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UAE sees no capital outflows due to unrest -Central Bank

Dollar peg not seen at risk from potential outflows; C.bank gov says not worried about inflation; Inflation seen in very low single-digits

March 10, 2011 3:51 by



The United Arab Emirates has not seen capital outflows due to unrest in the region, the central bank governor said on Thursday, adding that inflationary pressures would not be of concern despite high oil prices.

Anti-government protests rocking the Arab world have spread to Gulf countries such as Bahrain and Oman although there have been no unrest in the oil-wealthy UAE, which includes oil-exporting Abu Dhabi and business hub Dubai.

“There is absolutely nothing unusual. No capital outflows,” Central Bank Governor Sultan Nasser al-Suweidi told reporters at a news conference after a meeting of six Gulf Co-operation Council central bank governors.

When asked about the risk of potential capital outflows to the dirham peg as the unrest spreads, Suweidi said: “I do not think it will be the case.”

“It (turmoil) affects (UAE banking sector), but its effect is slight due to the distance,” he said after a meeting of Gulf central bank governors.

Suweidi also said he was not concerned about inflation in the UAE, the world’s third largest oil exporter, despite robust oil prices of above $100 per barrel.

“I am not worried about inflation at this point of time because originally inflation came from high rent rates. It will range in low, single-digit rate,” he said declining to give specific forecast.

UAE consumer price growth eased to 1.6 percent on an annual basis in January as an unexpected drop in food costs helped to push living costs into a second monthly decline in a row. Brent crude futures slipped on Thursday but remained above $115 per barrel as forces loyal to Libyan leader Muammar Gaddafi launched a fresh bombardment on the eastern Libyan oil town of Ras Lanuf.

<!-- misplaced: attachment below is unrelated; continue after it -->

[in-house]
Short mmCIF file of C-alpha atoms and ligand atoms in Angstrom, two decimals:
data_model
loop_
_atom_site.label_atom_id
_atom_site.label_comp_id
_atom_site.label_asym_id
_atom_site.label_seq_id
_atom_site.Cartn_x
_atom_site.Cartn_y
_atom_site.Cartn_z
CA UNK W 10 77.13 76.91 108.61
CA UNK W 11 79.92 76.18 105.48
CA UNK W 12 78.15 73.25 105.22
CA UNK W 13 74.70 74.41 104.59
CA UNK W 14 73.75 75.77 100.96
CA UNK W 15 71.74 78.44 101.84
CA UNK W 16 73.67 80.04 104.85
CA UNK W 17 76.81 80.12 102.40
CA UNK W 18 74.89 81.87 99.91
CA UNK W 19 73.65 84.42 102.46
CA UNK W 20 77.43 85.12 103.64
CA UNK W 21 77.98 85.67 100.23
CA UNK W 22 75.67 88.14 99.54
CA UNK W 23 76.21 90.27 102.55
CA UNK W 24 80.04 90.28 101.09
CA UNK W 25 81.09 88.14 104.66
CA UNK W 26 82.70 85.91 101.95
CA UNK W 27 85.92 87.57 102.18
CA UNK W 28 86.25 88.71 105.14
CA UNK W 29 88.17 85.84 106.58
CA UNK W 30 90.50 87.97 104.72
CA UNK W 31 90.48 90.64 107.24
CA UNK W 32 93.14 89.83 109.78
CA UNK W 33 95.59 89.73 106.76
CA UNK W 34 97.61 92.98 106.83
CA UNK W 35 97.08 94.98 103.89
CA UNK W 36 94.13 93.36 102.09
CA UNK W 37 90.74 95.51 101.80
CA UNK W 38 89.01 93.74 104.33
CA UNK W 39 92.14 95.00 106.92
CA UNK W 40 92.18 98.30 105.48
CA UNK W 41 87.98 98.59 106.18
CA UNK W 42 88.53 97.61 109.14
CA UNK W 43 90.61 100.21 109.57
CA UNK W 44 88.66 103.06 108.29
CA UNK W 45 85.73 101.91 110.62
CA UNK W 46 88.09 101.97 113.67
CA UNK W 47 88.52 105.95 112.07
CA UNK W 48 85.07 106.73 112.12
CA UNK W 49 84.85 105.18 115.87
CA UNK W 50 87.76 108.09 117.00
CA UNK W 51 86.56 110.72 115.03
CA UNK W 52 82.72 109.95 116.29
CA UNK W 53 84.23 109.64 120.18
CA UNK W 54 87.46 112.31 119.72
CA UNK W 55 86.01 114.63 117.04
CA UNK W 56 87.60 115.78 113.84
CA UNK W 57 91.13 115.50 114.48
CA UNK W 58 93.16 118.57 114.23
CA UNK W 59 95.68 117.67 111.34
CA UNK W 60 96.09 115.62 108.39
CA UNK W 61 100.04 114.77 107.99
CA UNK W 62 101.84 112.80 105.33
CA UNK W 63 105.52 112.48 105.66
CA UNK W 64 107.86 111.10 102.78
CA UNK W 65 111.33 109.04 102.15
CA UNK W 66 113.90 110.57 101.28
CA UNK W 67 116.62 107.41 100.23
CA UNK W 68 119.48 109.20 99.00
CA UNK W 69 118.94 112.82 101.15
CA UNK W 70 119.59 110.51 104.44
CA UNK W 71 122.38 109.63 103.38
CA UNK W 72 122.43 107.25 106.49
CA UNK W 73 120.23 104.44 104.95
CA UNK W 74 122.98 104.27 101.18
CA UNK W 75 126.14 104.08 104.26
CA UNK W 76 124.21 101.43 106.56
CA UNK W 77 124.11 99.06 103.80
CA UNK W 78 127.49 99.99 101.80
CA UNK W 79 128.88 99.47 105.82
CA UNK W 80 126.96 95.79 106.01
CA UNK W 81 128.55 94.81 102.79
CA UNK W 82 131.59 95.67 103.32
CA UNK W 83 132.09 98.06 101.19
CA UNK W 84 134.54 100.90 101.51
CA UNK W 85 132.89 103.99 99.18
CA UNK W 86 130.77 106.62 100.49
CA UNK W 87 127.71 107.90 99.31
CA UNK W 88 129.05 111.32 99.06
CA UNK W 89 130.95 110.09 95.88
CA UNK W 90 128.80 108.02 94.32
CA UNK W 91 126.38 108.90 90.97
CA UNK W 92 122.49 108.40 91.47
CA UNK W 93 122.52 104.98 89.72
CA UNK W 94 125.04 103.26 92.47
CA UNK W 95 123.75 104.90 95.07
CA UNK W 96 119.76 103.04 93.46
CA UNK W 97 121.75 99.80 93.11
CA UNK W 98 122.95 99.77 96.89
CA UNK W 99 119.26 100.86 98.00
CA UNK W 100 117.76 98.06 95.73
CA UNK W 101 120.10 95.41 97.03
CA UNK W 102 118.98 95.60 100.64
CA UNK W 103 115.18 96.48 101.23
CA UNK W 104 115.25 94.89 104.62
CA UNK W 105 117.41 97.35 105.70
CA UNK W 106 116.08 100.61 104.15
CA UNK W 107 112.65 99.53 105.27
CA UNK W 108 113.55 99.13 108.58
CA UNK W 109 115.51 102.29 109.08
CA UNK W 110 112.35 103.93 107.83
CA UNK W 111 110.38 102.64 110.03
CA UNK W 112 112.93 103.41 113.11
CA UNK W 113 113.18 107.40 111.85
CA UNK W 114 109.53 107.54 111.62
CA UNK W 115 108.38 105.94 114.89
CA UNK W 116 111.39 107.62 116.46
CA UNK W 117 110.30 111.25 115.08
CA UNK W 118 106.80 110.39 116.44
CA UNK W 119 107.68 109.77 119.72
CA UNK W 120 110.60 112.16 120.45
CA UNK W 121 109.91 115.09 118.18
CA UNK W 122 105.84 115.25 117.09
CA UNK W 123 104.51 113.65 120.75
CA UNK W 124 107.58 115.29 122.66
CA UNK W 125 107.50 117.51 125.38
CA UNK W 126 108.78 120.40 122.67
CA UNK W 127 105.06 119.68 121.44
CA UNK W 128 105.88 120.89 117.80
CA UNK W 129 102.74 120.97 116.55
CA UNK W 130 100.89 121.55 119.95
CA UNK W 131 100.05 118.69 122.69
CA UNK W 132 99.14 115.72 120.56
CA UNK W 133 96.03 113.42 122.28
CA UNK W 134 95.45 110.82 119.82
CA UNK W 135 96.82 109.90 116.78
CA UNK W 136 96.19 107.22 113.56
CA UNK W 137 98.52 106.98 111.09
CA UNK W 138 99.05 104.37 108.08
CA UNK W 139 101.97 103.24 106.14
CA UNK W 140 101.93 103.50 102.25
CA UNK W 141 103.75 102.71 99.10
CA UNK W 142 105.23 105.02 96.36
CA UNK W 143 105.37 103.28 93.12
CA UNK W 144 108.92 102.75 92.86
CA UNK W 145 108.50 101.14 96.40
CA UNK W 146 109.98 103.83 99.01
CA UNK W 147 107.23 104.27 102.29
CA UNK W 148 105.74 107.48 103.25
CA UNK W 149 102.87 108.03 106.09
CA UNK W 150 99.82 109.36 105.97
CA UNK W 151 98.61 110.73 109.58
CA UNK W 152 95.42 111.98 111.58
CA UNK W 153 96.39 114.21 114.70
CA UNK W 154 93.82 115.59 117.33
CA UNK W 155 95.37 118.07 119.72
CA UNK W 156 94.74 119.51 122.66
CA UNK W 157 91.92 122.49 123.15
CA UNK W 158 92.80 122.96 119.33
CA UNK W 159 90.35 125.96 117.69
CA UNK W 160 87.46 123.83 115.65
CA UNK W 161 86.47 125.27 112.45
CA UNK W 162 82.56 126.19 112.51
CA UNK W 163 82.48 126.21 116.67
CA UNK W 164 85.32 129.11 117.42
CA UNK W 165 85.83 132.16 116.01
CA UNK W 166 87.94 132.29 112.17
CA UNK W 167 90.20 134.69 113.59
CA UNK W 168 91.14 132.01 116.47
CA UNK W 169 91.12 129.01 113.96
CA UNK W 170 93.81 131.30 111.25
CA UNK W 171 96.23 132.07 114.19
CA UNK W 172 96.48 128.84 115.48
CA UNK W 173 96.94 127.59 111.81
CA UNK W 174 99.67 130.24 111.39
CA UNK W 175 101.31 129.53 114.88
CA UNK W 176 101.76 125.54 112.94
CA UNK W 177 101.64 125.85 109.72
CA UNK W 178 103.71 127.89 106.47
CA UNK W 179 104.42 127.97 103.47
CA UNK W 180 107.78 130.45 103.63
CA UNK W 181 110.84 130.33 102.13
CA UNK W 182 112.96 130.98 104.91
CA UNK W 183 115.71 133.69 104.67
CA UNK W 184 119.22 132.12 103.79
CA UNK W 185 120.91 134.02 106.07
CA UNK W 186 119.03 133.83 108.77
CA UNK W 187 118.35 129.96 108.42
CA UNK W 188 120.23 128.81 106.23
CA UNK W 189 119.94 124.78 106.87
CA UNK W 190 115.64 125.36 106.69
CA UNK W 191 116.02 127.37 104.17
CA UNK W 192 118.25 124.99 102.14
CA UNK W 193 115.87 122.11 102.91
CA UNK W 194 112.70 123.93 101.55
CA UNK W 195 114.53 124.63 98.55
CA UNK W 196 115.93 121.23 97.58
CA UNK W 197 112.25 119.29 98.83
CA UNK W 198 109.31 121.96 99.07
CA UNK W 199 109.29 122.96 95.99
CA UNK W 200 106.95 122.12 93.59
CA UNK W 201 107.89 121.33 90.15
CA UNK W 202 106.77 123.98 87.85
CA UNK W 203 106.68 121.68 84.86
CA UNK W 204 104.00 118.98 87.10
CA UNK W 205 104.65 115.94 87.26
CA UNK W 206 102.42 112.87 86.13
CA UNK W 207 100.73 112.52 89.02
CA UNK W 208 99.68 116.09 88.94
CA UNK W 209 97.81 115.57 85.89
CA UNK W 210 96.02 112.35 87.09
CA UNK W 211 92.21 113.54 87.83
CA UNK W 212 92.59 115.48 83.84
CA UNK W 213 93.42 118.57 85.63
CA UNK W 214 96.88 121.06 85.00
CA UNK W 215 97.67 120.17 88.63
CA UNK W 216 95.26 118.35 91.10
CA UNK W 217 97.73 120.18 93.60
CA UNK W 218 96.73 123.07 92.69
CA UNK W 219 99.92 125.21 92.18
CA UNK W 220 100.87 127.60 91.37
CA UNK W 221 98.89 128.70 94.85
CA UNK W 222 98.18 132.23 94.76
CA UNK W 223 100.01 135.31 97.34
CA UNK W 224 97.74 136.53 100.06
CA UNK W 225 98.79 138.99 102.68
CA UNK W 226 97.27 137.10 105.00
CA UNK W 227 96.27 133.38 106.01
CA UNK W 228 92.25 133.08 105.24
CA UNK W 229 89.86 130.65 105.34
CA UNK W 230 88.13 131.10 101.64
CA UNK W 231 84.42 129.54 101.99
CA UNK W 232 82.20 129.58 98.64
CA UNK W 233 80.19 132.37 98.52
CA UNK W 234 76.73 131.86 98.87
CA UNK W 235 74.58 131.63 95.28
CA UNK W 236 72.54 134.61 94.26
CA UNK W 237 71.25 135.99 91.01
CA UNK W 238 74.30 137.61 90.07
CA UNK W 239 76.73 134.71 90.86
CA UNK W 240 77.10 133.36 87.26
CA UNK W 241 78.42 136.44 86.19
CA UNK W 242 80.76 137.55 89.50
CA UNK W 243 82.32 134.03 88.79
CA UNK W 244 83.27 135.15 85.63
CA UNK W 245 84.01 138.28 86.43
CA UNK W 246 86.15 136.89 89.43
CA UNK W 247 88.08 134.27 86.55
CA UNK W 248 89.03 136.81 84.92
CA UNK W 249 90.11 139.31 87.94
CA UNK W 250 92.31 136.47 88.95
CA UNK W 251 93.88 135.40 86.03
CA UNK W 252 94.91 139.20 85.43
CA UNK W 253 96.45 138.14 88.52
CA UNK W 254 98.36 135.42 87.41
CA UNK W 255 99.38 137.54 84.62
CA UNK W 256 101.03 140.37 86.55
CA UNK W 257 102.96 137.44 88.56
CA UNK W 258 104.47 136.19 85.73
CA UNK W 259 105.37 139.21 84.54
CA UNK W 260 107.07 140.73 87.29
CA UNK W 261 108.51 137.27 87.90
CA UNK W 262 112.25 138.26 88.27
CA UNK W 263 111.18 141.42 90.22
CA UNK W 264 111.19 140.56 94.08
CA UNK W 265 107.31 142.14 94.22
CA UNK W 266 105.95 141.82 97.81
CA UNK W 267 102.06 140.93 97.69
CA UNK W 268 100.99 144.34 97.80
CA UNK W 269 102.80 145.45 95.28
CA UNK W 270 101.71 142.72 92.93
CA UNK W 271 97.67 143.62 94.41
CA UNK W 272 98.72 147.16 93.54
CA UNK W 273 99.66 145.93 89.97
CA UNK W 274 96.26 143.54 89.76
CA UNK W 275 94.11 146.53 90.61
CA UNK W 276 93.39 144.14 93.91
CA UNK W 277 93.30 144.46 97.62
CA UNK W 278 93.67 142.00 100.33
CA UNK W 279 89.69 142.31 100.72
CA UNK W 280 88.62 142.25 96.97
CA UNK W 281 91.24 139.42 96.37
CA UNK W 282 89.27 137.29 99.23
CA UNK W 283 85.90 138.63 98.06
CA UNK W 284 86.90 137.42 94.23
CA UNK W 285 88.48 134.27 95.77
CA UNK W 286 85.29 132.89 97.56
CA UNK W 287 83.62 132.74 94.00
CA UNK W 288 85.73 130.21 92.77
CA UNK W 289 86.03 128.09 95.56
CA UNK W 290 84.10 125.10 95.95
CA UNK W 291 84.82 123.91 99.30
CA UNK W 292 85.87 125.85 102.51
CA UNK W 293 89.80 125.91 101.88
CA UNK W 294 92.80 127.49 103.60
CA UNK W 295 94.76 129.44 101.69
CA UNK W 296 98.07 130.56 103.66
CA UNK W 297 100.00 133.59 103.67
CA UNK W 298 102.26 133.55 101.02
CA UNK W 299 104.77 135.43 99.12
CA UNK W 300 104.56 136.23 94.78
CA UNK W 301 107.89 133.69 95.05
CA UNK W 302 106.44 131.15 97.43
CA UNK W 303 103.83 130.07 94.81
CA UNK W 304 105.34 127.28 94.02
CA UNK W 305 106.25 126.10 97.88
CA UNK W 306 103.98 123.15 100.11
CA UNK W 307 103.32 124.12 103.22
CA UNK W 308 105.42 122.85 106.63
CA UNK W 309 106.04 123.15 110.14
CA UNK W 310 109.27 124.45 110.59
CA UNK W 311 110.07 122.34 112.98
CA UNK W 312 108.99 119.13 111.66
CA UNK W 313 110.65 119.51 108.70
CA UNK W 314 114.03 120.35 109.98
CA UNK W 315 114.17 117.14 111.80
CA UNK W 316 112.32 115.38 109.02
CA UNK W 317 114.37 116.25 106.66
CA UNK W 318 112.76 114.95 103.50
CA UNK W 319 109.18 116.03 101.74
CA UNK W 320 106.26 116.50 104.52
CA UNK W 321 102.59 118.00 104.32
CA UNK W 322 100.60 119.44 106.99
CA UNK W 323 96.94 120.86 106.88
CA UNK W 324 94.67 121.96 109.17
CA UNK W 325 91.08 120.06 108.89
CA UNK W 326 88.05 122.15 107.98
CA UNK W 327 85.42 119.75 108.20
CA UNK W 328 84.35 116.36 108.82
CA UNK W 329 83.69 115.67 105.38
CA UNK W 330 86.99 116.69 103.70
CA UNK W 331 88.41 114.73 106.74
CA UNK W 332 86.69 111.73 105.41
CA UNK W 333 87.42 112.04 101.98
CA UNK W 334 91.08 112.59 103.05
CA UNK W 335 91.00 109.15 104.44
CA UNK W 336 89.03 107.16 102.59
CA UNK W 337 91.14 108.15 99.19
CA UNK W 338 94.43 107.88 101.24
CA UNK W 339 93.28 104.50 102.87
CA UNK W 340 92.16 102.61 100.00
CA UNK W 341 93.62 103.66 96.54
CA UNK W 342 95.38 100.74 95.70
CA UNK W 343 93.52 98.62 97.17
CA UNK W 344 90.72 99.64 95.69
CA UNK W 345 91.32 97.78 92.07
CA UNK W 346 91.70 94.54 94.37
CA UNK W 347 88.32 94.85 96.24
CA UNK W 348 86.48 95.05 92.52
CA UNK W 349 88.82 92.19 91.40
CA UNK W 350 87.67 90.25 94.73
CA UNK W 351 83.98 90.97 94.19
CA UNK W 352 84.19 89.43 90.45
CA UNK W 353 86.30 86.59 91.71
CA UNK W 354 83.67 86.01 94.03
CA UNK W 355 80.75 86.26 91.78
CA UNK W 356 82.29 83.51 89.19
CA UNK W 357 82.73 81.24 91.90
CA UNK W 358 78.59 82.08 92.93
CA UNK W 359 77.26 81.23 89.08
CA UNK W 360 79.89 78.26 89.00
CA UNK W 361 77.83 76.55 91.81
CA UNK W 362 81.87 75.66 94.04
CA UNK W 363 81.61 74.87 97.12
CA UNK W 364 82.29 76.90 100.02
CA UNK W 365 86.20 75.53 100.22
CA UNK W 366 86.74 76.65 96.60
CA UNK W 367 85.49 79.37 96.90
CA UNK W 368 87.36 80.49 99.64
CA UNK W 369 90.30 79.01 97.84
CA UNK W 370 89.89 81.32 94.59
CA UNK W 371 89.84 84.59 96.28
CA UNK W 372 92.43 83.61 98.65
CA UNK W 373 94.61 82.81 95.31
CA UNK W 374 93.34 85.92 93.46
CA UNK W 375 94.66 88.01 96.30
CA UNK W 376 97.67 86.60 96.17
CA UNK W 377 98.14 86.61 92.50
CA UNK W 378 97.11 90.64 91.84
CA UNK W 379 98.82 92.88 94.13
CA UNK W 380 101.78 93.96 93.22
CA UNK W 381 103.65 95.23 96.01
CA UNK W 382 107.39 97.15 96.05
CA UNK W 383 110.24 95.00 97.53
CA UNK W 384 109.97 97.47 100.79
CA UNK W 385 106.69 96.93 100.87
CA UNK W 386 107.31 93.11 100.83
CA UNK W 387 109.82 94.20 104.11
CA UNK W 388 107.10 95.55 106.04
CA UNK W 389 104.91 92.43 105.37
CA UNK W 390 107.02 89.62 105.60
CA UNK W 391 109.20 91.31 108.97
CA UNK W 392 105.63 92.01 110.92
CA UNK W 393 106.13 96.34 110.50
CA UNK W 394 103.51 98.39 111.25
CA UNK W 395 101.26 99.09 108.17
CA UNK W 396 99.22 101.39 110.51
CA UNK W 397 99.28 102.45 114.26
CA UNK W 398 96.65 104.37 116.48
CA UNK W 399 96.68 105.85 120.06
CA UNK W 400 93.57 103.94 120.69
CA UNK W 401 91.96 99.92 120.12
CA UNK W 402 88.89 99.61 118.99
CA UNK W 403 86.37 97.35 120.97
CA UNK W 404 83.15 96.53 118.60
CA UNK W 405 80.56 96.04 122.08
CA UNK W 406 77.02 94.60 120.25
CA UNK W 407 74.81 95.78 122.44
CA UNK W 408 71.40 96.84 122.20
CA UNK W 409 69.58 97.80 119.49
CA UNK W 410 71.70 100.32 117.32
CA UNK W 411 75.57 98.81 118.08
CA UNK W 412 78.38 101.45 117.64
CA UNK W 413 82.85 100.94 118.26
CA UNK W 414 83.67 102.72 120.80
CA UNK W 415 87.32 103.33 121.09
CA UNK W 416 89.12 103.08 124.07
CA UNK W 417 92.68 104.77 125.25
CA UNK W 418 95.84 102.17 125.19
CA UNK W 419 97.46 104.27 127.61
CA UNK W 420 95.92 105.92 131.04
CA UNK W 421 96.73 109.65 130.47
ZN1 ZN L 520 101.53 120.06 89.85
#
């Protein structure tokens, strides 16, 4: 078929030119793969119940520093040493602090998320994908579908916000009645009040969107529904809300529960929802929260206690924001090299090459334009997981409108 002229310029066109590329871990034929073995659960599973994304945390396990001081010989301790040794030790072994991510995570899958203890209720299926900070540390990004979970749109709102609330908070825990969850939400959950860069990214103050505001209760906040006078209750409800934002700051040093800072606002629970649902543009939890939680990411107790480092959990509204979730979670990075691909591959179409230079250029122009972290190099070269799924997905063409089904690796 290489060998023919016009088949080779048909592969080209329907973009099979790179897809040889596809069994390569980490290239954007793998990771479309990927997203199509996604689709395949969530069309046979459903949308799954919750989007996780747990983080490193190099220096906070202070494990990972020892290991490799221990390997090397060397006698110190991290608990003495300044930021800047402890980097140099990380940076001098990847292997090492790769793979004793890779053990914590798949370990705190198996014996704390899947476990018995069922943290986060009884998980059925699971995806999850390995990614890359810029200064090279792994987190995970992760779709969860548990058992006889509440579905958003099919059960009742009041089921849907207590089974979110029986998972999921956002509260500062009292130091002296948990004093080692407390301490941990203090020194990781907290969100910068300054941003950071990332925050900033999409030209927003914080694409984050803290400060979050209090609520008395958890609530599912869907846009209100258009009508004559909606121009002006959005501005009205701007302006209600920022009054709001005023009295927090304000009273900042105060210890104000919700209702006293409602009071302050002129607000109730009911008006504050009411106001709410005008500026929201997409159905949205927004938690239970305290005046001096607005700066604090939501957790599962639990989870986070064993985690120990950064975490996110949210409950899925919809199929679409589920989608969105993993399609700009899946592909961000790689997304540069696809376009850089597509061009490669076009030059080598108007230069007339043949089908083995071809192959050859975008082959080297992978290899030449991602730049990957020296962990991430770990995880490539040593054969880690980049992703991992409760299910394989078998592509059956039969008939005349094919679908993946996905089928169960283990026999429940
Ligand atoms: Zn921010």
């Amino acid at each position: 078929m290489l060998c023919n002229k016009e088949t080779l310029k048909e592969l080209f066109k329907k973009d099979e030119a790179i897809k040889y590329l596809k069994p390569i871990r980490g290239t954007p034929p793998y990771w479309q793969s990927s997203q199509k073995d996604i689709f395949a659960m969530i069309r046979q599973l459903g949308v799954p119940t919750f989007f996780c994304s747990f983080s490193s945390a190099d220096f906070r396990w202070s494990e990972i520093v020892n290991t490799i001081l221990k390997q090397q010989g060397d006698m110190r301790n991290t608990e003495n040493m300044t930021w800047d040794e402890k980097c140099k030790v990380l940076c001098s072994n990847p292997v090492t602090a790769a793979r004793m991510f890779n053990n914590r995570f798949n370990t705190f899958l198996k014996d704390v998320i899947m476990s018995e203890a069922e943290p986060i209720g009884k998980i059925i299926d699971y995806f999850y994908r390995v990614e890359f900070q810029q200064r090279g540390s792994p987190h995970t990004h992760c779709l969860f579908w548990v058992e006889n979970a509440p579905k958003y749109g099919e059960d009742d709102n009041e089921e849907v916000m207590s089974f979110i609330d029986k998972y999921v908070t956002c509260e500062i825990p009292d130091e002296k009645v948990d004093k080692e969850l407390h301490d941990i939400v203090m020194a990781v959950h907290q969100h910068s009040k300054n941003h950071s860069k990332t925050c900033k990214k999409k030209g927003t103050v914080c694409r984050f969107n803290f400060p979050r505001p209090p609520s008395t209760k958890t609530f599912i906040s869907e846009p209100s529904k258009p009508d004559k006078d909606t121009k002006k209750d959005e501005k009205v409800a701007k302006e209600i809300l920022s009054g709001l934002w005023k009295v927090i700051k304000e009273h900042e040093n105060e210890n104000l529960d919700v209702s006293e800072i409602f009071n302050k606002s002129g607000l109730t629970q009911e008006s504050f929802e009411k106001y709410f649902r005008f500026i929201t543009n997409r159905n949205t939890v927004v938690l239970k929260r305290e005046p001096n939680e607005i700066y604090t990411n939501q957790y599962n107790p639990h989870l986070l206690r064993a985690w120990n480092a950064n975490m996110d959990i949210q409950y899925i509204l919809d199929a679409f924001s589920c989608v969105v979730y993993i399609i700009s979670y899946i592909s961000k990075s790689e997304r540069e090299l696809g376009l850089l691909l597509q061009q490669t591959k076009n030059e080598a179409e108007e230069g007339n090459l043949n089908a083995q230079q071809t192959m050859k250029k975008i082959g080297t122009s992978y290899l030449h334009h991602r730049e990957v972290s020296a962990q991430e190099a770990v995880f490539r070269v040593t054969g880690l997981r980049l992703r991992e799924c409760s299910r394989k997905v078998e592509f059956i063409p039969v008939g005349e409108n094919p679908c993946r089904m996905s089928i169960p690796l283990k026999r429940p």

Consumer price growth in the world’s third largest oil exporter hovered close to 1 percent for most of 2010 as debt woes of Dubai state-owned companies dented banks’ lending appetite.

Suweidi also declined to say whether the UAE has received any specific requests to freeze assets of the Libyan government or those of ousted Tunisia’s president Zine al-Abidine Ben Ali.

“I will not mention any country as we deal with assets, accounts and all types of investments according to procedures, well known procedures identified by FATF (Financial Action Task Force). Therefore we follow the steps as anybody else does.”

“If we receive them (requests for asset freeze) we process them in a normal way,” he said.

GCC foreign ministers are expected to decide on an aid plan for protest-hit Oman and Bahrain, when they meet in Riyadh later on Thursday. Suweidi, however, declined to comment on the plan: “It is not our area.”

(Additional reporting by Mahmoud Habboush; Writing by Martina Fuchs; Editing by Toby Chopra)



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